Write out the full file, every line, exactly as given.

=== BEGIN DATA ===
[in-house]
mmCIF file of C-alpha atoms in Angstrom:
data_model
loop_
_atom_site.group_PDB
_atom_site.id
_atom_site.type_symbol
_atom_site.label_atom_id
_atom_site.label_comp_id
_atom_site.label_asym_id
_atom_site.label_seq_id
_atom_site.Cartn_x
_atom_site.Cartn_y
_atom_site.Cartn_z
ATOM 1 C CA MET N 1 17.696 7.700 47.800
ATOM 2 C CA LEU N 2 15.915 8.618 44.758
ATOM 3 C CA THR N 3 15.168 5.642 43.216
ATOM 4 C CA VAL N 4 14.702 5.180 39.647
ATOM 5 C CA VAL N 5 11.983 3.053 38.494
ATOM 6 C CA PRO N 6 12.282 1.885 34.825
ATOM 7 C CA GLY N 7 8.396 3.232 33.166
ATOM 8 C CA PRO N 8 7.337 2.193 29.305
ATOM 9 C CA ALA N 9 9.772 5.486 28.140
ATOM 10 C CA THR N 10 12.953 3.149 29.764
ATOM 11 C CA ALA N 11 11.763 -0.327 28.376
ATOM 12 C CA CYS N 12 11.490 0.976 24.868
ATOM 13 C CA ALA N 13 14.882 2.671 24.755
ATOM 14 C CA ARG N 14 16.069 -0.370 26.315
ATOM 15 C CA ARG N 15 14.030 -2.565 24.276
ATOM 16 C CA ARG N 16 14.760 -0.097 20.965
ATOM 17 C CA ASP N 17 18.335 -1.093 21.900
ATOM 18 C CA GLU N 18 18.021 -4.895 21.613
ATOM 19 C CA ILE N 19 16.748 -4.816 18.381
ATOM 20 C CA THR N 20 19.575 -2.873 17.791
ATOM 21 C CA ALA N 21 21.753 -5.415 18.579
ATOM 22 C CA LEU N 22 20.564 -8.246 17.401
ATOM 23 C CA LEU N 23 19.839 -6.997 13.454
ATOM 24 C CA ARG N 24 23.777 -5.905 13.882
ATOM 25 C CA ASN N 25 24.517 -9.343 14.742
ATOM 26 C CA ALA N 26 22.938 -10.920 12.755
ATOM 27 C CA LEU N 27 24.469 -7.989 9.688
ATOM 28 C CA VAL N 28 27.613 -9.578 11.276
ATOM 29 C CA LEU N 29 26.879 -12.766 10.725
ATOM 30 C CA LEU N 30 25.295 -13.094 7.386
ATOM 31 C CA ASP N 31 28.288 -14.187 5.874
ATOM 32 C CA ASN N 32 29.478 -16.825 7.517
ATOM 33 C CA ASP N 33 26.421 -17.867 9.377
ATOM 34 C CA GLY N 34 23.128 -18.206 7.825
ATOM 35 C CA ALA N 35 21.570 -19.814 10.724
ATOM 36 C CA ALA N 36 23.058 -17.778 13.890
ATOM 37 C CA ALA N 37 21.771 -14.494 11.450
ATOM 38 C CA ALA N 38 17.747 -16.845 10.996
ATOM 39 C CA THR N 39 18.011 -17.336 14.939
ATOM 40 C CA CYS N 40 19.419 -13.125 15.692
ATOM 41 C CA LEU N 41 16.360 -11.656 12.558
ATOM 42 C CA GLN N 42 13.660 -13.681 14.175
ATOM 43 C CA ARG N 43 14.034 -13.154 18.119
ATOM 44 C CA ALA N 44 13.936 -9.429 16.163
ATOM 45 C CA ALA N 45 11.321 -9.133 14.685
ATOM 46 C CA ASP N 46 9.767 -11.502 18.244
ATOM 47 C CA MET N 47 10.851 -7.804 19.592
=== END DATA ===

[in-house]
mmCIF file of C-alpha atoms in Angstrom:
data_model
loop_
_atom_site.group_PDB
_atom_site.id
_atom_site.type_symbol
_atom_site.label_atom_id
_atom_site.label_comp_id
_atom_site.label_asym_id
_atom_site.label_seq_id
_atom_site.Cartn_x
_atom_site.Cartn_y
_atom_site.Cartn_z
ATOM 1 C CA MET N 1 17.696 7.700 47.800
ATOM 2 C CA LEU N 2 15.915 8.618 44.758
ATOM 3 C CA THR N 3 15.168 5.642 43.216
ATOM 4 C CA VAL N 4 14.702 5.180 39.647
ATOM 5 C CA VAL N 5 11.983 3.053 38.494
ATOM 6 C CA PRO N 6 12.282 1.885 34.825
ATOM 7 C CA GLY N 7 8.396 3.232 33.166
ATOM 8 C CA PRO N 8 7.337 2.193 29.305
ATOM 9 C CA ALA N 9 9.772 5.486 28.140
ATOM 10 C CA THR N 10 12.953 3.149 29.764
ATOM 11 C CA ALA N 11 11.763 -0.327 28.376
ATOM 12 C CA CYS N 12 11.490 0.976 24.868
ATOM 13 C CA ALA N 13 14.882 2.671 24.755
ATOM 14 C CA ARG N 14 16.069 -0.370 26.315
ATOM 15 C CA ARG N 15 14.030 -2.565 24.276
ATOM 16 C CA ARG N 16 14.760 -0.097 20.965
ATOM 17 C CA ASP N 17 18.335 -1.093 21.900
ATOM 18 C CA GLU N 18 18.021 -4.895 21.613
ATOM 19 C CA ILE N 19 16.748 -4.816 18.381
ATOM 20 C CA THR N 20 19.575 -2.873 17.791
ATOM 21 C CA ALA N 21 21.753 -5.415 18.579
ATOM 22 C CA LEU N 22 20.564 -8.246 17.401
ATOM 23 C CA LEU N 23 19.839 -6.997 13.454
ATOM 24 C CA ARG N 24 23.777 -5.905 13.882
ATOM 25 C CA ASN N 25 24.517 -9.343 14.742
ATOM 26 C CA ALA N 26 22.938 -10.920 12.755
ATOM 27 C CA LEU N 27 24.469 -7.989 9.688
ATOM 28 C CA VAL N 28 27.613 -9.578 11.276
ATOM 29 C CA LEU N 29 26.879 -12.766 10.725
ATOM 30 C CA LEU N 30 25.295 -13.094 7.386
ATOM 31 C CA ASP N 31 28.288 -14.187 5.874
ATOM 32 C CA ASN N 32 29.478 -16.825 7.517
ATOM 33 C CA ASP N 33 26.421 -17.867 9.377
ATOM 34 C CA GLY N 34 23.128 -18.206 7.825
ATOM 35 C CA ALA N 35 21.570 -19.814 10.724
ATOM 36 C CA ALA N 36 23.058 -17.778 13.890
ATOM 37 C CA ALA N 37 21.771 -14.494 11.450
ATOM 38 C CA ALA N 38 17.747 -16.845 10.996
ATOM 39 C CA THR N 39 18.011 -17.336 14.939
ATOM 40 C CA CYS N 40 19.419 -13.125 15.692
ATOM 41 C CA LEU N 41 16.360 -11.656 12.558
ATOM 42 C CA GLN N 42 13.660 -13.681 14.175
ATOM 43 C CA ARG N 43 14.034 -13.154 18.119
ATOM 44 C CA ALA N 44 13.936 -9.429 16.163
ATOM 45 C CA ALA N 45 11.321 -9.133 14.685
ATOM 46 C CA ASP N 46 9.767 -11.502 18.244
ATOM 47 C CA MET N 47 10.851 -7.804 19.592